Many folks would like to see us back on the Moon and developing its resources.

Thursday, April 29, 2010

LRO Lunar Reconnaissance Orbiter - Something we can watch now


LRO Observations

View the full gallery of images gathered from LRO's instruments and the associated information products derived from them. Thus information, including boulder distribution maps, slope maps and digital terrain models will guide engineers and scientists as they develop their plans for how they will continue to explore the moon.

* New Lunar Images and Data Available to the Public

* 3D Measurements of Apollo 14 Landing Site

* LRO Team Begins to Release New Image Series

* LROC Prepares for Planetary Data System Data Transfer

* NASA Unveils Latest Results From Lunar Mission

* Diviner Observes Extreme Polar Temperatures

* Latest Results Help Prepare for Next Stage of Scientific Discovery

* Popular Science Recognizes LRO in 'Best of What's New'

* Adler Planetarium to construct a 3D overflight simulator for its
"Shoot for the Moon" exhibit

* LCROSS Impact Data Indicates Water on Moon

* LRO Gets Additional View of Apollo 11 Landing Site


LRO has been sending us back images of various Apollo sites and of the Soviet Lunokhod rovers.
The Rovers had laser reflectors and the one from Lunokhod 2 has been used for returning signals from Earth. Now the other reflector from Lunokhod 1 has been found and laser beams
sent to it and reflected back to Earth.
- LRK -

NASA's LRO Team Helps Track Laser Signals to Russian Rover Mirror

Using information provided by NASA’s Lunar Reconnaissance Orbiter (LRO) instrument teams, researchers at the University of California San Diego successfully pinpointed the location of a long lost light reflector on the lunar surface by bouncing laser signals from Earth to the Russian Lunokhod 1 retroreflector.

The initial imaging of the two Russian rovers, Lunokhod 1 and 2 were made earlier this year by the Lunar Reconnaissance Orbiter Camera (LROC) team, led by Mark Robinson from Arizona State University in Tempe.

On April 22, Tom Murphy from the University of California San Diego and his team sent pulses of laser light from the 3.5 meter telescope at the Apache Point Observatory in New Mexico, zeroing in on the target coordinates provided by the LROC images and altitudes provided by the Lunar Orbiter Laser Altimeter.

“We quickly verified the signal to be real and found it to be surprisingly bright: at least five times brighter than the other Soviet reflector, on the Lunokhod 2 rover, to which we routinely send laser pulses,” said Tom Murphy, an associate professor of physics at the University of California San Diego. “The best signal we’ve seen from Lunokhod 2 in several years of effort is 750 return photons, but we got about 2,000 photons from Lunokhod 1 on our first try. It’s got a lot to say after almost 40 years of silence.”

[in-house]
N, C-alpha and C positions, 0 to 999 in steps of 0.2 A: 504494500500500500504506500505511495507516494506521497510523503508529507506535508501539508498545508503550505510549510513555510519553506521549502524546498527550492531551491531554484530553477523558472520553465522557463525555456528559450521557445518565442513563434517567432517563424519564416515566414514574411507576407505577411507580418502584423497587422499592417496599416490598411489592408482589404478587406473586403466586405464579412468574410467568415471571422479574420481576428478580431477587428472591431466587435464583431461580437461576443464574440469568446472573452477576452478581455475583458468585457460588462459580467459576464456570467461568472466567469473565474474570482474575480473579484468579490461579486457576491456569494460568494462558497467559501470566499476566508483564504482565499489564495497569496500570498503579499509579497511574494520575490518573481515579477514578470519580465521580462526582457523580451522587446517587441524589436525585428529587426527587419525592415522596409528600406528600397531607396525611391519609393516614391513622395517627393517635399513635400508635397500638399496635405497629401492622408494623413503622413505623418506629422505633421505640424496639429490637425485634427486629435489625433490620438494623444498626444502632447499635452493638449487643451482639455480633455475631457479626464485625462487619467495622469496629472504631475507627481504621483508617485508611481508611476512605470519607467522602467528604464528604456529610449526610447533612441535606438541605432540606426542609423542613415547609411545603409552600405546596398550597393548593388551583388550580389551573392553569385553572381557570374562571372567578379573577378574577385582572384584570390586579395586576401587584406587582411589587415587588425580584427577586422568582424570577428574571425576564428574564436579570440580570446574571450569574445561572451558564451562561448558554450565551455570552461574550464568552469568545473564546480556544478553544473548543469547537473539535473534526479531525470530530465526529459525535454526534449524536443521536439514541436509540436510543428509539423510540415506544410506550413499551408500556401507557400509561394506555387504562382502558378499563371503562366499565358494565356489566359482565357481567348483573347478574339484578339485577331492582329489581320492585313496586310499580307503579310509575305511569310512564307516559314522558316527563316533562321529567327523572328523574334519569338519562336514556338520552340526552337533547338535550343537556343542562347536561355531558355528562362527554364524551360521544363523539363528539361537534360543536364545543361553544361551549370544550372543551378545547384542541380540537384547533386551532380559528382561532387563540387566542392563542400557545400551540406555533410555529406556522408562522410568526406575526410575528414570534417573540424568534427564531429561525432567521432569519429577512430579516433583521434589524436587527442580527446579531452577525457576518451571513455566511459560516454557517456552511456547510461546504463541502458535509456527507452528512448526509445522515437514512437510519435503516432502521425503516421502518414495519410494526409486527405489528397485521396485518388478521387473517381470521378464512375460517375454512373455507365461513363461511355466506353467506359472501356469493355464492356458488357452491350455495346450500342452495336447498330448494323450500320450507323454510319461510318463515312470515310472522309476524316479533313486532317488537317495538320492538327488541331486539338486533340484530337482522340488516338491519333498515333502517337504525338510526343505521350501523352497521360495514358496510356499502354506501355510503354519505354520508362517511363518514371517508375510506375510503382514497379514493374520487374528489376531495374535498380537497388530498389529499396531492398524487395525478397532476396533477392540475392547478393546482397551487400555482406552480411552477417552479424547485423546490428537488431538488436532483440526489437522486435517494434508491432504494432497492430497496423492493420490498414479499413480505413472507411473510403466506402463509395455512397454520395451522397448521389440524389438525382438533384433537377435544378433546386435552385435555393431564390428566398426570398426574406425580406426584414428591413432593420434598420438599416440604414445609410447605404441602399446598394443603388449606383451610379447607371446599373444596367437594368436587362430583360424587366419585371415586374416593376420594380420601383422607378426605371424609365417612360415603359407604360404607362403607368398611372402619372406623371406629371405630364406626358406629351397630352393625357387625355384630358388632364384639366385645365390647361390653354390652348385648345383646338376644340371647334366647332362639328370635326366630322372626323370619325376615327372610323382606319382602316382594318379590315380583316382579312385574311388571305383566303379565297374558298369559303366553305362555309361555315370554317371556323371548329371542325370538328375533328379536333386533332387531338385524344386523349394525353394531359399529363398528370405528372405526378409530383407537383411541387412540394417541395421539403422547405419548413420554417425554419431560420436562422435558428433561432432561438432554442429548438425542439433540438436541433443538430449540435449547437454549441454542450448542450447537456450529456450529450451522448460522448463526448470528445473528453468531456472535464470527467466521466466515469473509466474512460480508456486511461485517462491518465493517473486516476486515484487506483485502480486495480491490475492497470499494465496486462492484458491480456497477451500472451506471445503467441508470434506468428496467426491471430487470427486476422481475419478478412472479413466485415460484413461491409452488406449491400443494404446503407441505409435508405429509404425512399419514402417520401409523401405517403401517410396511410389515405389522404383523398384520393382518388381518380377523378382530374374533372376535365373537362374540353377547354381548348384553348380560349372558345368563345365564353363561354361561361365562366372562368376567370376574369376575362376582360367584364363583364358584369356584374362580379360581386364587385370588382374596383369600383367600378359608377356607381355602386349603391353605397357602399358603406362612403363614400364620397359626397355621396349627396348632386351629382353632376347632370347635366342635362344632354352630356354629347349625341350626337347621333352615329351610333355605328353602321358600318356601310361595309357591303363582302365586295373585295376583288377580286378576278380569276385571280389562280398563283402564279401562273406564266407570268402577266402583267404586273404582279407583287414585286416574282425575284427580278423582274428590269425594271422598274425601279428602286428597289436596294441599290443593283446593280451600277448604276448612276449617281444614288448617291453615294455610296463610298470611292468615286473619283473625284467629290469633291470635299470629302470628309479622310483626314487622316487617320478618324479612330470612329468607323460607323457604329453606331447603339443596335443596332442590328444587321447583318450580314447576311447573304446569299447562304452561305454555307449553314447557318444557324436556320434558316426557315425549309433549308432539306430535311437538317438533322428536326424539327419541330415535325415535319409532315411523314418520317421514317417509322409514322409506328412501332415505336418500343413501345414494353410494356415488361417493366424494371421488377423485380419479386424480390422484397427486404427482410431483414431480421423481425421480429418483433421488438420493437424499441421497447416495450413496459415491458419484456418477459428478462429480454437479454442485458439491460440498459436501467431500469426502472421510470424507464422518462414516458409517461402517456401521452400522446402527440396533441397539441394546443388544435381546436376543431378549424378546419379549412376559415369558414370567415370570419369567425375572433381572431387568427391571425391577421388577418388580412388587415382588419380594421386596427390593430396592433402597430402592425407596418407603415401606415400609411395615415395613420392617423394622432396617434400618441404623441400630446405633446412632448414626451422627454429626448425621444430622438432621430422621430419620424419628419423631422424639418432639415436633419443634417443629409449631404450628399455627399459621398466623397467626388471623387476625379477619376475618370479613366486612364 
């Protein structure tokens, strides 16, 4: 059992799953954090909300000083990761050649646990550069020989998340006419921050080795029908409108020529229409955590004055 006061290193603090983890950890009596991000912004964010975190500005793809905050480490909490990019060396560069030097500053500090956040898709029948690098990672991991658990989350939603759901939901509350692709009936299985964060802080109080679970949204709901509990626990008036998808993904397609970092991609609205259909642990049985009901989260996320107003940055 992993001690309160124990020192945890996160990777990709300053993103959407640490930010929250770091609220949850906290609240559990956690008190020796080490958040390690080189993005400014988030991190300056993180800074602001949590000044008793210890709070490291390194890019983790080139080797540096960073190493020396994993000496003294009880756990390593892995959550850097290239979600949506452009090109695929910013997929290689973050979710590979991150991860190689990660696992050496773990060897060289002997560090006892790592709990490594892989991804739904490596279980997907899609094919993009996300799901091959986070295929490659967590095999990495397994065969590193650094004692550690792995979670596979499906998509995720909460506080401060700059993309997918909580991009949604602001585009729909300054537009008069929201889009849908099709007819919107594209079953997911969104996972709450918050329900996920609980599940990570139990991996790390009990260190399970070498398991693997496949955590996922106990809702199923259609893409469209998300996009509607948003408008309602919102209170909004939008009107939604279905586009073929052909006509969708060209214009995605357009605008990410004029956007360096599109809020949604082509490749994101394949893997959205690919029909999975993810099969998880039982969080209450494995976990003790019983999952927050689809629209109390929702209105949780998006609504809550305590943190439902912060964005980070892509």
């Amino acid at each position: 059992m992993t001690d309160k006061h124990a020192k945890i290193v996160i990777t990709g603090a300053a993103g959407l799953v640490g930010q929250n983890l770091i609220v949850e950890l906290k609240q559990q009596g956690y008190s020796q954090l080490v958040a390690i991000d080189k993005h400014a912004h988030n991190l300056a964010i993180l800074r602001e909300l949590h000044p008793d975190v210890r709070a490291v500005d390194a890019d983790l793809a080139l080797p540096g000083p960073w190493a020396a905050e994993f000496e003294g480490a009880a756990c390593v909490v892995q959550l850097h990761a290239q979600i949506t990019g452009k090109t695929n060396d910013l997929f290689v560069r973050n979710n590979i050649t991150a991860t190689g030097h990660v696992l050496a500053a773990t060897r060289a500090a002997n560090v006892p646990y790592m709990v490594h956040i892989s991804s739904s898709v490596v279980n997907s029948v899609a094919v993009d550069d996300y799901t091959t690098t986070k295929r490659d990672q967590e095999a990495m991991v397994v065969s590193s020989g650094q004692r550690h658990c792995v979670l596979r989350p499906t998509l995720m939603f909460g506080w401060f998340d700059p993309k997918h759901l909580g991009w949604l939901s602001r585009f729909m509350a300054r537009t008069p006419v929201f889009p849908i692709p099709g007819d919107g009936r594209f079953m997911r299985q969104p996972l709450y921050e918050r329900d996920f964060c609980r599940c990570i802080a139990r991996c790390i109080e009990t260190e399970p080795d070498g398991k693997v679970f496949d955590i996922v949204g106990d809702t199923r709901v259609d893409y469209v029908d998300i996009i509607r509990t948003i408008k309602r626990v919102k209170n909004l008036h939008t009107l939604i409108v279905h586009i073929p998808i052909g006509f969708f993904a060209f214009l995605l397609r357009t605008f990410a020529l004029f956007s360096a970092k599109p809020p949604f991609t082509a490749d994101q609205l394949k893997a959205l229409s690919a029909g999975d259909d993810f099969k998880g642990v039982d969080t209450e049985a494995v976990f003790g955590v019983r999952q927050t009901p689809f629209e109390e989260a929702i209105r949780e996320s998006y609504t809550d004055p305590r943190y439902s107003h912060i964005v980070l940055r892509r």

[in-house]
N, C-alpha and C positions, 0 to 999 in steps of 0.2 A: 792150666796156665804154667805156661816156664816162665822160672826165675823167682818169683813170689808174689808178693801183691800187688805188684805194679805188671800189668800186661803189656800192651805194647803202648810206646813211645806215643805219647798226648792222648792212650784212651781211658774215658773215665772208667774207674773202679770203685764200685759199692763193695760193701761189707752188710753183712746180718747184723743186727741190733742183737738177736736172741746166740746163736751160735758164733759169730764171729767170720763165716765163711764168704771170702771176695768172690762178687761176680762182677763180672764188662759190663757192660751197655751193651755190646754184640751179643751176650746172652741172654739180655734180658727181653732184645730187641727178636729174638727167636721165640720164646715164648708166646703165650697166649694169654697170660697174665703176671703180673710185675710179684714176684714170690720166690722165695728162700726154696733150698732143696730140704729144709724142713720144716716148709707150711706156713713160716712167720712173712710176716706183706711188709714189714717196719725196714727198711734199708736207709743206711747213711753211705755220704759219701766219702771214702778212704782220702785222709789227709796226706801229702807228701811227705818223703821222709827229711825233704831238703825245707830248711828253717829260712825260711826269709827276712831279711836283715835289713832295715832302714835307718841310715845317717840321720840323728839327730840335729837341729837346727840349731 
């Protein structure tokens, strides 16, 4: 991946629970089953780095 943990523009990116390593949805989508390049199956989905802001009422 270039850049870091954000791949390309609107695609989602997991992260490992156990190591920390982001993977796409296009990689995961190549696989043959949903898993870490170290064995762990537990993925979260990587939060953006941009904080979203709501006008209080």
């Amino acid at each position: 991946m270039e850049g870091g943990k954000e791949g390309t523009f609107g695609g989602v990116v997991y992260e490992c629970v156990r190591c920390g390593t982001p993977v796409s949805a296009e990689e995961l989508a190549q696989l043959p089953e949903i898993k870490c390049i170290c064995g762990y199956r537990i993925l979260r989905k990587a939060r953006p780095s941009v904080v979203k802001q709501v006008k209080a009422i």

Since Apollo deployed laser retroreflectors, astronomers have routinely used them track how the moon is slowly moving away from the Earth. This helps scientists develop a better understanding of the processes that are causing this motion, including what’s occurring inside the moon’s core and the tidal motions on the Earth.


What did they say, the best return signal from Lunokhod 2 has been 750 photons. That is a reflected laser beam bouncing back from the Moon some quarter of a million miles away and you catch 750 photons. Now they are excited about being able to catch 2000 photons, and I thought
my old flashlight with tired batteries was dim.
- LRK -

Lost Soviet Reflecting Device Rediscovered on the Moon
By Staff

posted: 27 April 2010
09:57 am ET

A long lost light reflector that was left on the surface of the moon by the former Soviet Union has been rediscovered by a team of American physicists after nearly 40 years using lasers beamed from Earth.

The French-built laser reflector was sent aboard the unmanned Soviet Luna 17 mission, which landed on the moon on Nov. 17, 1970 and released a robotic rover that roamed the lunar surface and carried the sought after laser reflector.

The Soviet lander and its rover, called Lunokhod 1, were last heard from on Sept. 14, 1971.

"No one had seen the reflector since 1971," said Tom Murphy, an associate professor of physics at the University of California San Diego. Murphy leads a team of scientists in a long-term effort to use laser reflectors to measure the shape of the lunar orbit and look for deviations in Einstein's Theory of General Relativity.

"We routinely use the three hardy reflectors placed on the moon by the Apollo 11, 14 and 15 missions, and occasionally the Soviet-landed Lunokhod 2 reflector – though it does not work well enough to use when illuminated by sunlight," Murphy said. "But we yearned to find Lunokhod 1."


Well another reason to look up. :-)

Thanks for looking up with me.
- LRK -

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Lunar Reconnaissance Orbiter - Fact Sheet

Return to the Moon: The First Step The United States has begun a program to extend human presence in the solar system, beginning with a return to the Moon. Returning to the Moon will enable the pursuit of scientific activities that address our fundamental questions about the history of Earth, the solar system, and the universe— and about our place in them. Returning to the Moon will allow us to test technologies, systems, flight operations, and exploration techniques to reduce the risk and enable future missions to Mars and beyond.




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